The power of the past is an appropriate reflection, perhaps, for this time of year, and it seems to have loomed everywhere for me lately. Everything is Illuminated was filmed 5 years ago but I only caught up with it this week on DVD: Cohn-brothers-style spiky comedy and poignant historical backstory, but essentially it's a road movie: the journey of a belligerent old man and two young men with little in common but their inarticulate mutual commitment. Like all good road movies the journeys are within. "The past" Alex concludes "is always inside us, looking out."

In Your Image, the new play by Rob Benson staged at the Ustinov as a 'Script Factory' reading, replaced the Ukrainian road with a rubbish-filled flat but the abrasive relationships, the lost boys searching for answers, the old man who walked out on his life, were all there- although the debris of the past had not been so tidily collected. Rob Benson started with the idea of disposable cameras which might, or might not, hold secrets to the past, as two estranged brothers coincide at their dead father's flat to rummage through his debris in their different ways. 'Leave those pictures there,' the older brother urges, 'it isn't our past - he's not our past.'
Director Mark Powell emphasises this is still a work in progress, but there's already much to appreciate especially in the structure, which time-shifts the father's death to the second act and slowly probes the dark confusion until everything is illuminated...

This posting's unrelated endpiece: A friend introduced me to TED - a kind of cerebral youtube. Go to 'most favourited' to hear Ken Robinson explain how schools kill creativity.


Friday, January 08, 2010

Judging the Warminster Writers Circle poetry contest was great fun as prize-giving was convivially combined with their annual party, so having picked my favourites from a dozen enjoyable submissions I was free to pick at smoked salmon and sauvignon. Here's me with Meerkat and A.Paternoster, worthy winners.

It's been a good week for anyone planning to stay home and polish their new year resolutions, though less good if any of these plans involve getting the car out.
Niamh and I managed one of our walk-and-talks at Stourhead before everything writerly not in trudging distance was cancelled. No need to ask if our journeys were Really Necessary, they were impossible, as Frome like the rest of the southwest sparkled in subzero temperatures. So here, instead of a lively update on meetings and a contentious review of Hansel & Gretel, is the world according to January:

Appreciations to Rosie Jackson for her inspiring session at the Library on setting targets for 2010, here's mine - I've achieved the first already!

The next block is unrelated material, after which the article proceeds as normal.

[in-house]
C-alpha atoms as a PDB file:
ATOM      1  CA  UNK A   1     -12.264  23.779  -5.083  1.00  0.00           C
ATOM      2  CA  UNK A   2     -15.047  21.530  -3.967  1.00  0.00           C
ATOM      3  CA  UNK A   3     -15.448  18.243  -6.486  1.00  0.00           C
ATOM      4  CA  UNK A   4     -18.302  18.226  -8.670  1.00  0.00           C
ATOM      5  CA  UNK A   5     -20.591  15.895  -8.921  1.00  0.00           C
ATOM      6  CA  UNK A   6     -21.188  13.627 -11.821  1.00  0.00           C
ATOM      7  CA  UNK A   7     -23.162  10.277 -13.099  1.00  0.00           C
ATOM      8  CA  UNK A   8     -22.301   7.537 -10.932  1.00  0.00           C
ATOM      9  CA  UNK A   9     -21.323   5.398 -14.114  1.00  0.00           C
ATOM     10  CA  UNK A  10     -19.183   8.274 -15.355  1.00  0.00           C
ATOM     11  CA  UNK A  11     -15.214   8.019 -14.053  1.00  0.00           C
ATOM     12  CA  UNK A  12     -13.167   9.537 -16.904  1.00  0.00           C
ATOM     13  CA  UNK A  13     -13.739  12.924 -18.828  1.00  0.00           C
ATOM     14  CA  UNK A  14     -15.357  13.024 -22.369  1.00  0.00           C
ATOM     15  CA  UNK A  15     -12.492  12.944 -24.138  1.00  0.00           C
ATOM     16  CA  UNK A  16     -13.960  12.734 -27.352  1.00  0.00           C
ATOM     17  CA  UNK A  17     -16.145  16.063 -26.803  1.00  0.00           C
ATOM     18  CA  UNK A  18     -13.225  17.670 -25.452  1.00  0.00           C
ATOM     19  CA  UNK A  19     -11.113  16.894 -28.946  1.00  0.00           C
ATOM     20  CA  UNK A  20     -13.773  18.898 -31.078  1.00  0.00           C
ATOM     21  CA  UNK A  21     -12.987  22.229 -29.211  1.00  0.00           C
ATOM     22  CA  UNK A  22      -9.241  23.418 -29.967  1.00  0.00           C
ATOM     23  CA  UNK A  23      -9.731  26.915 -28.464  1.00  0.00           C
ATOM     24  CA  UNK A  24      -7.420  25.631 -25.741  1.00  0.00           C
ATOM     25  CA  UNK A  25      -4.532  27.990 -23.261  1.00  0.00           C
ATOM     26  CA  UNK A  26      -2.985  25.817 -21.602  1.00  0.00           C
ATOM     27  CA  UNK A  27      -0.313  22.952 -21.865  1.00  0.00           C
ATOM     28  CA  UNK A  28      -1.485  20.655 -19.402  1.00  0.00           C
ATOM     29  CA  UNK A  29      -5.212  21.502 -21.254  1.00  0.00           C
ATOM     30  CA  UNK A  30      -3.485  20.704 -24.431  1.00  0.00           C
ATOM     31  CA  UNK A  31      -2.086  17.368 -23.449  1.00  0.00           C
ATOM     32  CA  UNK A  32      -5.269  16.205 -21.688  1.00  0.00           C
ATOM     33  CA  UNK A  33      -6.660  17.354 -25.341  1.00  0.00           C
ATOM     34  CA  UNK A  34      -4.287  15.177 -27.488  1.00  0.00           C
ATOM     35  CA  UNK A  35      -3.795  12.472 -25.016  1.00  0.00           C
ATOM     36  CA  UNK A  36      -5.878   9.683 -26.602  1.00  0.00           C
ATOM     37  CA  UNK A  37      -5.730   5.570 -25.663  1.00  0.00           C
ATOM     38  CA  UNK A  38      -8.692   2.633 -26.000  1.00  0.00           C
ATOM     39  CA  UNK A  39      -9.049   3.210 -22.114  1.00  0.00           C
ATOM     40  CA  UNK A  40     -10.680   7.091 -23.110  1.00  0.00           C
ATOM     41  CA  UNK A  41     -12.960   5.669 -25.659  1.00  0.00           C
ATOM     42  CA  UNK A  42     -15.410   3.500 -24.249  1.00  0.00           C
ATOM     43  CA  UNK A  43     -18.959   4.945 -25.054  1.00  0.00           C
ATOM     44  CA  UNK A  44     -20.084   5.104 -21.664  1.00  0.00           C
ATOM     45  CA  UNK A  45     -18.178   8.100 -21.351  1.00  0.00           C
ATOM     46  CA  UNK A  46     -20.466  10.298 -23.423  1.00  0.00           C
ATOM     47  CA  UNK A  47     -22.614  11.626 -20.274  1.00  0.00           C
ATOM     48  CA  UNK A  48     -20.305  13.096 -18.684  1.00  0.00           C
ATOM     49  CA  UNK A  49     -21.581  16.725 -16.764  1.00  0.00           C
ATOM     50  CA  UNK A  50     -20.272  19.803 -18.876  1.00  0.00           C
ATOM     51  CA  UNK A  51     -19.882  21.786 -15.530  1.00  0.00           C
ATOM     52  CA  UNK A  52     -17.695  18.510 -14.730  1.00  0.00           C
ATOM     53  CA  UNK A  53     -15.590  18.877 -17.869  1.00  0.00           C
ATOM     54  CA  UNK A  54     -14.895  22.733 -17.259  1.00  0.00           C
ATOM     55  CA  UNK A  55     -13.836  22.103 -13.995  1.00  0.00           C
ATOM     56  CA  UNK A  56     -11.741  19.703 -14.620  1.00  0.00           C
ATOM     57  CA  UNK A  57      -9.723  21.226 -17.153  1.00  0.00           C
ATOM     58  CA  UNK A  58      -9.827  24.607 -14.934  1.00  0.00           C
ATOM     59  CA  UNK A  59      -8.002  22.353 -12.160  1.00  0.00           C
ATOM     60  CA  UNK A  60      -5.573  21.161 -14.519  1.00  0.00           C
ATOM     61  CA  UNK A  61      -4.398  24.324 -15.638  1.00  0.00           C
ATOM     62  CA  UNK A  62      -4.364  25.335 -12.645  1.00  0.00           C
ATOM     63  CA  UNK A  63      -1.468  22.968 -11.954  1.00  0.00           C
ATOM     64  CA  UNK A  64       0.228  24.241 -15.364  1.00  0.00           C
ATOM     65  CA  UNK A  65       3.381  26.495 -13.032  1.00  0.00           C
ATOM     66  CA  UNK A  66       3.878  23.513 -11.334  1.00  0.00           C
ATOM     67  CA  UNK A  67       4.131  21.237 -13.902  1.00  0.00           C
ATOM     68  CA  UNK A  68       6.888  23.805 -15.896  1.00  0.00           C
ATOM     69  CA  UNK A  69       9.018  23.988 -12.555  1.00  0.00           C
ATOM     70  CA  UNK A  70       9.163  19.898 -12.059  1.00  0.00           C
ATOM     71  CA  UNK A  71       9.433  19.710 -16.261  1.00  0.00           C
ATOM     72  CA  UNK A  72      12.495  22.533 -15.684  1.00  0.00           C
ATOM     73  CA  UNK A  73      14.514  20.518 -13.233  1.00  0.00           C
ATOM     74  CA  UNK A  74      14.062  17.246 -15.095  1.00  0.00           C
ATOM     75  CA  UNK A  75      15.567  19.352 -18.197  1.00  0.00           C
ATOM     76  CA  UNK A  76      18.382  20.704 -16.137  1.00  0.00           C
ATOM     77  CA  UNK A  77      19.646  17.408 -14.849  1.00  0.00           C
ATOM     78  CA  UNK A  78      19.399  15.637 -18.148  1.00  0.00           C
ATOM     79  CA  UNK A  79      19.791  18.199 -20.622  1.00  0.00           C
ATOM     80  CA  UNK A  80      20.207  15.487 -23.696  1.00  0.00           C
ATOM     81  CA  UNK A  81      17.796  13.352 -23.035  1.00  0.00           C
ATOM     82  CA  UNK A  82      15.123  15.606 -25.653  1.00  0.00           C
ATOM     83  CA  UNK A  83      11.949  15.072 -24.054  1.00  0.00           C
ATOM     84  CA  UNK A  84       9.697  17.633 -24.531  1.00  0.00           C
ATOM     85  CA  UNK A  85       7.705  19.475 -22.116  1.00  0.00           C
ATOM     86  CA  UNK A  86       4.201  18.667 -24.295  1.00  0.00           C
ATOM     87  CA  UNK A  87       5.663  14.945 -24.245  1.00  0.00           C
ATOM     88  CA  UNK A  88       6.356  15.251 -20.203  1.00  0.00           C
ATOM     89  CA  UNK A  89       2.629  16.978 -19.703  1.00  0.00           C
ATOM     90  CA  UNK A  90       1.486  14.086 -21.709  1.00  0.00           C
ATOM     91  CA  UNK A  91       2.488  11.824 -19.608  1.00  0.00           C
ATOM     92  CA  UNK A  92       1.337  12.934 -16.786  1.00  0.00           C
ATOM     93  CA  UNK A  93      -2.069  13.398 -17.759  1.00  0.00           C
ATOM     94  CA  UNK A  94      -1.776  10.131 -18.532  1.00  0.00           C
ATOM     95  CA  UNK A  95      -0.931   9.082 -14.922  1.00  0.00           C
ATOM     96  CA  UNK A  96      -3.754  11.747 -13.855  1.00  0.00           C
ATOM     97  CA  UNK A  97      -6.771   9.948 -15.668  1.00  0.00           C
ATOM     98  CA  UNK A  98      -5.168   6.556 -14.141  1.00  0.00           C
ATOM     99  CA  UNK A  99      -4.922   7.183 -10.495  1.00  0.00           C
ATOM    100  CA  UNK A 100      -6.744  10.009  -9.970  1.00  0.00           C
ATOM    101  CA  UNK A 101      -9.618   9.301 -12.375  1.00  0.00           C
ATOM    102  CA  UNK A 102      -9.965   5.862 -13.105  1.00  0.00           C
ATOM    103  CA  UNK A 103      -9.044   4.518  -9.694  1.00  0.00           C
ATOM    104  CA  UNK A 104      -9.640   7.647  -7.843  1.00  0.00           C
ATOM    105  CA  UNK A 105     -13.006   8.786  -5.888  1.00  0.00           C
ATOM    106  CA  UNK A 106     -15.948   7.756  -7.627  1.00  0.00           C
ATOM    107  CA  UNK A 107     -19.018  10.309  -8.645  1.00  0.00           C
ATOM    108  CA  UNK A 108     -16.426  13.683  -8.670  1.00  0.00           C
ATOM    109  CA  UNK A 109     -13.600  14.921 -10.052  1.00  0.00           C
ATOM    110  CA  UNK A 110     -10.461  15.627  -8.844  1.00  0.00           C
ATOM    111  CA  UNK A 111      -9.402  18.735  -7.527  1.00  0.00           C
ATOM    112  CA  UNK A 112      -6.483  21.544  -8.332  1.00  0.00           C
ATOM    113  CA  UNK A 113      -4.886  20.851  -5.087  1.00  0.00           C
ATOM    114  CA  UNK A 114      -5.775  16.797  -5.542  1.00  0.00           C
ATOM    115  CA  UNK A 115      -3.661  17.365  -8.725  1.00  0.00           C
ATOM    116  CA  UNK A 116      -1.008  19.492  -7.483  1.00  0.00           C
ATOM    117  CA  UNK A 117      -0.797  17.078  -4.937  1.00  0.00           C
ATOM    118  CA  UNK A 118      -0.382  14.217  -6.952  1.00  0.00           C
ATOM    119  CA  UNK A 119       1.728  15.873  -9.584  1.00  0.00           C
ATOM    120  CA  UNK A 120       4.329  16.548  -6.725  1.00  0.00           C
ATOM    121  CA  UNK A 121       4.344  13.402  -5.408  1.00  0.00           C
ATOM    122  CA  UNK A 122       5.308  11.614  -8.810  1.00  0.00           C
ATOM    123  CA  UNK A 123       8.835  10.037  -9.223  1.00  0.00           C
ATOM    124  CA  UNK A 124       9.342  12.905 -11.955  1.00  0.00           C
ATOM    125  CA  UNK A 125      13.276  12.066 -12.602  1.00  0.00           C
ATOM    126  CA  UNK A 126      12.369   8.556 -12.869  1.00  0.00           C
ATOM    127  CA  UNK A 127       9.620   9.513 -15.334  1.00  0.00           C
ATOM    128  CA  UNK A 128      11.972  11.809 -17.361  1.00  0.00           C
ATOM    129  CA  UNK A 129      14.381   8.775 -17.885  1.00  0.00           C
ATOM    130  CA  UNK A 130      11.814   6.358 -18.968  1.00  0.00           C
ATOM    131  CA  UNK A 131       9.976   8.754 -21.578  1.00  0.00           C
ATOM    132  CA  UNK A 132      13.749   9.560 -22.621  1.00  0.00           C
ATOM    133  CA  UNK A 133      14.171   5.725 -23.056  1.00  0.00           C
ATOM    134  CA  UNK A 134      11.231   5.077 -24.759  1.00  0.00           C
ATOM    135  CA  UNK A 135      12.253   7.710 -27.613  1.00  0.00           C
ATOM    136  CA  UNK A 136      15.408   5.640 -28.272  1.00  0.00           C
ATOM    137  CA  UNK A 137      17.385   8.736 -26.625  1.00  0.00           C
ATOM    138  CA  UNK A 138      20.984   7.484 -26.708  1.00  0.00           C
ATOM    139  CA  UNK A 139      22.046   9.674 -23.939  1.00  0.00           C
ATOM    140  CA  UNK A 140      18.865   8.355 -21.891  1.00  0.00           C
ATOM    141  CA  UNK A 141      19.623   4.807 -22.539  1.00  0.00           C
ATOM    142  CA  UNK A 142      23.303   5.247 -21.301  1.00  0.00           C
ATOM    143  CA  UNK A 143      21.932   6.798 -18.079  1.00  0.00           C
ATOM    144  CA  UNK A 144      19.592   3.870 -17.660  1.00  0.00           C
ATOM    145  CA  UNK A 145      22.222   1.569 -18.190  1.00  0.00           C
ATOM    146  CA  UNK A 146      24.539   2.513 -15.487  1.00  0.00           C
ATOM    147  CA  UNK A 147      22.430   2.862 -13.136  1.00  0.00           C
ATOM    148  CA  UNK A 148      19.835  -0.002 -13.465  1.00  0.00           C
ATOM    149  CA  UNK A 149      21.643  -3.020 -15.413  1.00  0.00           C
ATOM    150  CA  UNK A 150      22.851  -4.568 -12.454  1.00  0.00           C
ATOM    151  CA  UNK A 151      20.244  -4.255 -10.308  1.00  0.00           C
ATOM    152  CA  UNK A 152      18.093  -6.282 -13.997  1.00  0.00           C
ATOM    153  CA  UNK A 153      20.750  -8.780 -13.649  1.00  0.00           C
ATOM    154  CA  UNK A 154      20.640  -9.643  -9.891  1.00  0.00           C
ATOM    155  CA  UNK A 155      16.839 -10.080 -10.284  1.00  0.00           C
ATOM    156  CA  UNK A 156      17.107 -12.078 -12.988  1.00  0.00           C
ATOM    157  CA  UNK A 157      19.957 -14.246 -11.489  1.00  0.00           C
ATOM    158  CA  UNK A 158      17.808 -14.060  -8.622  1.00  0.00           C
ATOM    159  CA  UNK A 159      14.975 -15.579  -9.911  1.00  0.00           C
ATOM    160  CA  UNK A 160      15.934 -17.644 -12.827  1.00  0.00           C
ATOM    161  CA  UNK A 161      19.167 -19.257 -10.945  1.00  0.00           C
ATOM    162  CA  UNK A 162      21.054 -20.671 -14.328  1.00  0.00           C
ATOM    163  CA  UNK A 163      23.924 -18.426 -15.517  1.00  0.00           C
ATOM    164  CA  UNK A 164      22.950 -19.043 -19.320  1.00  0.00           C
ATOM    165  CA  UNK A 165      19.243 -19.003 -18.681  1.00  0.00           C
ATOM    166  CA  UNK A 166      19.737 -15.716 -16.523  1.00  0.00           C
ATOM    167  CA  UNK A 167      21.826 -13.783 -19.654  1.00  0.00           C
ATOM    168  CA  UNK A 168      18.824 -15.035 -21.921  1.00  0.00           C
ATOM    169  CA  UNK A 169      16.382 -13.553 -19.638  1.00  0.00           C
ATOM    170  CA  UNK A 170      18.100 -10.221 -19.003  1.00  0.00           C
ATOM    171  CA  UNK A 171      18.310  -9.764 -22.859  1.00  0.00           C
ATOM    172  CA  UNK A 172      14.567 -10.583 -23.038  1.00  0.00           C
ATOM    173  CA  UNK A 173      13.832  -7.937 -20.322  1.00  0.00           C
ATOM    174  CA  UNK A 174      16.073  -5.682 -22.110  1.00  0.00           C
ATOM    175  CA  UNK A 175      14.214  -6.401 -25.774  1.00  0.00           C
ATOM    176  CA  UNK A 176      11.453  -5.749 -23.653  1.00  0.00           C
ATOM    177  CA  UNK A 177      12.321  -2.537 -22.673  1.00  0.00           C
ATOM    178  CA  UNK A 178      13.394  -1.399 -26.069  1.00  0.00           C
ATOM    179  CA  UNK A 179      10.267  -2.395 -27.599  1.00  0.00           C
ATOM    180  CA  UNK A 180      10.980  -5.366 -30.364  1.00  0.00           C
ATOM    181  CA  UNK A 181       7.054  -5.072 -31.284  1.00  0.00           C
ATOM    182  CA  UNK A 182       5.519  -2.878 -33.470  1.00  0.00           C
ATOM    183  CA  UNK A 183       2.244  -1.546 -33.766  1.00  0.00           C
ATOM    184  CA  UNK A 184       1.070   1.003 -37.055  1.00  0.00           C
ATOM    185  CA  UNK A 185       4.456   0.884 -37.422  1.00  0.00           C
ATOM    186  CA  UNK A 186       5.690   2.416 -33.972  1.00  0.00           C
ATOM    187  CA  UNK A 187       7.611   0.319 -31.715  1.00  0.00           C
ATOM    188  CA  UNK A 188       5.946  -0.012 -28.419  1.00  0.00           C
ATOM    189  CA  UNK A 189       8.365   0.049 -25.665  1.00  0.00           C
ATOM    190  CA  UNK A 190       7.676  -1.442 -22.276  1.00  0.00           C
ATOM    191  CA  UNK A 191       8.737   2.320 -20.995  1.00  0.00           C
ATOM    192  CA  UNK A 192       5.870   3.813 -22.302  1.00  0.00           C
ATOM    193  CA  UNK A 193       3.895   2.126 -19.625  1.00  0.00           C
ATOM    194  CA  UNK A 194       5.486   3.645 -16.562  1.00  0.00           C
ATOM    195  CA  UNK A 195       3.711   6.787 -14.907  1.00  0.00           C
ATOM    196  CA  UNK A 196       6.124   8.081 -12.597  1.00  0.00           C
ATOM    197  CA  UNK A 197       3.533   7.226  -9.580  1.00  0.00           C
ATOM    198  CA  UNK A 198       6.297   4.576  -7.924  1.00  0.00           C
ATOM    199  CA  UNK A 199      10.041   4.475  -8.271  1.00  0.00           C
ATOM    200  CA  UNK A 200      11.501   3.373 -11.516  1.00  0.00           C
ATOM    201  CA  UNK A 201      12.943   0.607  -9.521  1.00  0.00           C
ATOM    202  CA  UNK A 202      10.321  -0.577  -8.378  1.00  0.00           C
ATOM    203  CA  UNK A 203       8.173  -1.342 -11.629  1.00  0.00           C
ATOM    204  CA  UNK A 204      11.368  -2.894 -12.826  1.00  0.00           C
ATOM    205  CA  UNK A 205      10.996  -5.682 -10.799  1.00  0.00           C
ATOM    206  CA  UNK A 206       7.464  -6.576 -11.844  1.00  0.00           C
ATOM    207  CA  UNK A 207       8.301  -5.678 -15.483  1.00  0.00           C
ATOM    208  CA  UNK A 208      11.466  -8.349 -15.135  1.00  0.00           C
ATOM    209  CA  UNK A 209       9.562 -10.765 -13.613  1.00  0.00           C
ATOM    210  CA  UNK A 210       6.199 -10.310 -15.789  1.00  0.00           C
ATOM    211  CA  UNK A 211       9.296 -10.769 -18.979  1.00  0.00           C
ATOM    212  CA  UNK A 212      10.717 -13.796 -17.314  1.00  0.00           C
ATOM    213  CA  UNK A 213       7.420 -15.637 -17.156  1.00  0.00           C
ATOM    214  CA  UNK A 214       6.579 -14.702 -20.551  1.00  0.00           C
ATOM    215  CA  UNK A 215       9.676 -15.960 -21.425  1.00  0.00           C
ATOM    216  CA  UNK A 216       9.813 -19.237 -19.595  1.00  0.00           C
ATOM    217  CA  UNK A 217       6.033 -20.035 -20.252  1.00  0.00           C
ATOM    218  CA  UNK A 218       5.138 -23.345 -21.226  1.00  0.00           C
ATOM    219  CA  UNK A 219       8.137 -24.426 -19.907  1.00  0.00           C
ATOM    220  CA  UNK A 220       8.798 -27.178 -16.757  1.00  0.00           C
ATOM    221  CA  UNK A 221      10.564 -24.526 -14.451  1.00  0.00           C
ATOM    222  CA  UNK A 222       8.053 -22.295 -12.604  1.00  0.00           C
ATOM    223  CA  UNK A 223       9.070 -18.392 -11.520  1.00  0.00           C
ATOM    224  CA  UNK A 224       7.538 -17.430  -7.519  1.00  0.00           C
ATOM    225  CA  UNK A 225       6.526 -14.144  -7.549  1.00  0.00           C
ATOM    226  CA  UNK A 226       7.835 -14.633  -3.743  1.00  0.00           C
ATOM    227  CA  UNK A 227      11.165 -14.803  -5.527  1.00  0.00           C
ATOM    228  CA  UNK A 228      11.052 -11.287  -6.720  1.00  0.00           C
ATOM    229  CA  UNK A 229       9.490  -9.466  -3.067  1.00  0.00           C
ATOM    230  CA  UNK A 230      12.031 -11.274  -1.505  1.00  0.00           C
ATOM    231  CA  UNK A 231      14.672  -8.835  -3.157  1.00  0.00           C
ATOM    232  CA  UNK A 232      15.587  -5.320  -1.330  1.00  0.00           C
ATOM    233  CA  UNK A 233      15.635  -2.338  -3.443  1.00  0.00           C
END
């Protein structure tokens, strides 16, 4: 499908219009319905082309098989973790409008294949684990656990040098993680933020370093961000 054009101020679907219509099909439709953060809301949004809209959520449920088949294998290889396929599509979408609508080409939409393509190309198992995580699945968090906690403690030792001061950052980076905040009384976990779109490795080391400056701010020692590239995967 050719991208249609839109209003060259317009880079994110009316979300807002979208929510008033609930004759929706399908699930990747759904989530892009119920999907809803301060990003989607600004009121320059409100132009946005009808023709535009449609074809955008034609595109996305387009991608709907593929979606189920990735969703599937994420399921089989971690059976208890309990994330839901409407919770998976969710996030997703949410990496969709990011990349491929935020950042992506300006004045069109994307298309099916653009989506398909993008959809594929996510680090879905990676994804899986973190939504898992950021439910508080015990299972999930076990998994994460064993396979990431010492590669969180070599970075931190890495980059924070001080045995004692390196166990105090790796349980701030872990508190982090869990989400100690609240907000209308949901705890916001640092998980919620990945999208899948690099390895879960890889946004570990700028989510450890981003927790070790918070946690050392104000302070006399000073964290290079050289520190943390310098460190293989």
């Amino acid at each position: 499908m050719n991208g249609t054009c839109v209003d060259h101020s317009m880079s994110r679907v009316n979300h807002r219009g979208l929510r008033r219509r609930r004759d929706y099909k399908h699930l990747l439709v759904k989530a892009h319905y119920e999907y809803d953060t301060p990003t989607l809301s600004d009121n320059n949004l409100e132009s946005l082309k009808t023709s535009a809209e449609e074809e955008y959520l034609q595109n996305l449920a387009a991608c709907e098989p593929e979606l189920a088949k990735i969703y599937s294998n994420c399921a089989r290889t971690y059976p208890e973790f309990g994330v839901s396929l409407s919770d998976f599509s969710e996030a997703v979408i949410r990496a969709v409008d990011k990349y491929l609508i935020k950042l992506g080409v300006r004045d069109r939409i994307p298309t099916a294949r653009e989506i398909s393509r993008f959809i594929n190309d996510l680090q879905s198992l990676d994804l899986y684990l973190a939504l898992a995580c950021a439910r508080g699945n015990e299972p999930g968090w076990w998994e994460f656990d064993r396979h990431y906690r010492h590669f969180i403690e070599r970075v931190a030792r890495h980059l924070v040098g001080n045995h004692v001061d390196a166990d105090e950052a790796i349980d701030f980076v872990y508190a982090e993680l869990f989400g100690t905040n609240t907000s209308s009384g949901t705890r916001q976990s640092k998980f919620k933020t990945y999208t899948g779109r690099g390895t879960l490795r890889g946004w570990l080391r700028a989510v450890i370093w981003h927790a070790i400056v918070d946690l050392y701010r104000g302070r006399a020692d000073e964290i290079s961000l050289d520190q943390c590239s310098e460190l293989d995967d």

In 20-10 I decided to lose that lisping ‘thousand’ and give this year a name that chimes.
In 20-10 I went back to my roots, and fertilised them organically.
In 20-10 I found gems in old notebooks, and threw them away.
In 20-10 I found the path through the forest
In 20-10 I surprised myself.
In 20-10 I finished books I started, and reread Winnie the Pooh.
In 20-10 my private life was so glamorous I nearly forgot to write.
In 20-10 I found what I wanted to say, and found how to say it.

Tenuous link time: Cakes - but with writing on them! If you want to send a heartfelt message, ice it....

And finally: sugar-free congratulations to Sebastion Coe for scooping the Financial Times end of year award for mixed metaphor. Sebastian pulled out all the spades, levers, and lenses in his autobiography The Winning Mind to create “There are times when there is a need to dig deep and find another gear – while never losing sight of the bigger picture.” Thanks for the winning words, Seb.

Friday, January 01, 2010

The past is another country, but we can still look over the border once in a blue moon... and it was a full blue moon on New Year's Eve so what better way to celebrate than dancing through midnight with Sgt. Peppers Only Dart Board Band and the songs that were the soundtrack of my college days. Fast-forward a few years, and I'm interviewing Linda McCartney in the Apple Studio for a photography magazine. While we're talking I can hear someone coming down the corridor, whistling (I swear this is true) The Long And Winding Road.
Linda introduces me to the whistler as he enters. 'This is my husband', she says, adding helpfully as he shakes my hand, 'Paul.'
I still have the tape. Paul McCartney is saying, 'Hello Crysse' and I'm saying 'hhh... ahhhh....'

So as we lift this new decade from its wrapping, still box-fresh, all together now:
All you need is love,
All you need is love,
All you need is love,
Love is all you need.

At last, a splash of commonsense in an article about author copyright. Nick Inman, writing in The Author - the journal of the Society of Authors - points out to ranters against 'piracy' that the word itself is simplistic, emotive, and inaccurate. "Real pirates steal stuff: if they've got it, you haven't. Copiers do not deprive anyone of anything - they increase rather than reduce supply of the goods in question... and we make a grave error if we cannot see the difference between a lost sale and a sale that never was." He challenges the ethos of "obsessive insistence that using or enjoying must equate with owning." Not Captain Hooks, in short, but Robin Hoods: "Is it any wonder that the 'pirates' get the idea that copyright is wielded by the powerful as a means of economic protectionism? More seriously, also cultural protectionism - a deliberate attempt to restrict words and ideas to those who can pay for them."
Let's make this the decade that positive anarchy finds its voice - or at least the decade when writers take more responsibility for making the world we'd like to inhabit. More here.